Merck’s Keytruda Gets Second Breakthrough Designation
Merck’s cancer drug Keytruda has received its second FDA breakthrough therapy designation, this time for advanced non-small cell lung cancer.
The designation covers NSCLC patients with certain factors whose disease has progressed after platinum-based chemotherapy. The agency’s decision was based on a trial in which NSCLC patients had an interim median progression-free survival of between 27 and 37 weeks. The trial also found that 80 percent of patients with measurable disease on a baseline scan saw their tumors shrink, Merck said.
The FDA approved Keytruda and designated it a breakthrough therapy for advanced melanoma cancer in September.
The drug belongs to a new class of therapies called PD-1 inhibitors, which work to disable the signal that the cancer cells release to restrict the body’s natural anti-cancer defenses.
While most lung cancer patients get an average of two to three additional months of survival following chemotherapy, PD-1 inhibitors have shown the ability to give 20 to 30 percent of patients additional years of life, said David Carbone, M.D., chairman of the Lung Cancer Foundation of America’s Scientific Advisory Board and Ohio State University professor of medicine.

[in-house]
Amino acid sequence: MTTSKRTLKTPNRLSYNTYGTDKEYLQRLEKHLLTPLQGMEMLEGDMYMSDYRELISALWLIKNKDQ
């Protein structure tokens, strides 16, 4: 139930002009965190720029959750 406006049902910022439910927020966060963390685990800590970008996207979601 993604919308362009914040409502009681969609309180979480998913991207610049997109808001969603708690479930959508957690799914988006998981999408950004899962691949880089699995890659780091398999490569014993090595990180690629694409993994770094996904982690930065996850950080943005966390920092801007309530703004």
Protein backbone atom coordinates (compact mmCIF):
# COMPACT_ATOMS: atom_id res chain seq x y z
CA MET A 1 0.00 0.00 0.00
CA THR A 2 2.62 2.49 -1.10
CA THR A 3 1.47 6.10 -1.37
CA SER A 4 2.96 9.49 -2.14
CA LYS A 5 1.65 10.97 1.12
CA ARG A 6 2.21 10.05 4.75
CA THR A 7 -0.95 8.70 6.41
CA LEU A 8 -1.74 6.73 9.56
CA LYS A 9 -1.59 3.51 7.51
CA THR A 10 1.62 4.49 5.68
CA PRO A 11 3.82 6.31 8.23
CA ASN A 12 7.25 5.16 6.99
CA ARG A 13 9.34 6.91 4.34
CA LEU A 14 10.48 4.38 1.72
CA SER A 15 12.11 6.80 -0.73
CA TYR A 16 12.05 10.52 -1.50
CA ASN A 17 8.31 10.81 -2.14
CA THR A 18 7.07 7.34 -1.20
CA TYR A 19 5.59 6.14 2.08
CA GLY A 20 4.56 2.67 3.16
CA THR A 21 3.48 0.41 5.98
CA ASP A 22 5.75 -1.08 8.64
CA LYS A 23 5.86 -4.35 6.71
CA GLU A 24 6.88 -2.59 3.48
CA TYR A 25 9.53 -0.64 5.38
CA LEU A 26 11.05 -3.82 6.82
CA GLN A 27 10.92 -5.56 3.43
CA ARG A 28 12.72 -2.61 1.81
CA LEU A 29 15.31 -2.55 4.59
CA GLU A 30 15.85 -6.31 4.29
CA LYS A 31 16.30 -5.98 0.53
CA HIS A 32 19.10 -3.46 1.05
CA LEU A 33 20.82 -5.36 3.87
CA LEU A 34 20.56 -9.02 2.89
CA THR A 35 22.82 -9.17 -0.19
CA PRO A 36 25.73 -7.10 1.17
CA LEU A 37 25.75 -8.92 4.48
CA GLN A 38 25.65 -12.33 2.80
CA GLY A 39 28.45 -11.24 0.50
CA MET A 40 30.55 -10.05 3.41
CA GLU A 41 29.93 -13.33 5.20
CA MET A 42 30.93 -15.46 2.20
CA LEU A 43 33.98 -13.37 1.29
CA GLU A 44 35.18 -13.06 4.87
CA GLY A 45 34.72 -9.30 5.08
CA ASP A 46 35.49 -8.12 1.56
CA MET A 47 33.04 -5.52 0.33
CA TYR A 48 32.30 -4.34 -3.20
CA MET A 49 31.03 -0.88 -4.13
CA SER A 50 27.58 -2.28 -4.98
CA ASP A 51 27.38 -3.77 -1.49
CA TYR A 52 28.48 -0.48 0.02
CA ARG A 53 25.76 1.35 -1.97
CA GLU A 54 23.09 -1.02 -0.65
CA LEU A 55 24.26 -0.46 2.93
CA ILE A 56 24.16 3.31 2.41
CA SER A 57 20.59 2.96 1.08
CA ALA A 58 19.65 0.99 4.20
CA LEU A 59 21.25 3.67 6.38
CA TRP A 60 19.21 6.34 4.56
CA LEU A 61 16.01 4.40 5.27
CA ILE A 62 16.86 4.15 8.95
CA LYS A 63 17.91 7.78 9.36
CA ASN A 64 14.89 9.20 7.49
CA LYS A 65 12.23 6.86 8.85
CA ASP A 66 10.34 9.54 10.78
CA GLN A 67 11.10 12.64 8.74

Researchers are currently using PD-1 inhibitors as first-line treatments in clinical trials and finding that some patients never even need to have chemotherapy, he said.
The first PD-1 inhibitor — Bristol-Myers Squibb’s Opdivo (nivolumab) — was approved in Japan in July. Merck now is studying its drug in confirmatory trials of advanced melanoma, as well as in trials for some 30 other types of cancers, including advanced lung cancers. — Lena Freund
Originally appeared in Drug Industry Daily, the pharmaceutical industry’s number one source for regulatory news and information. Click here for more information.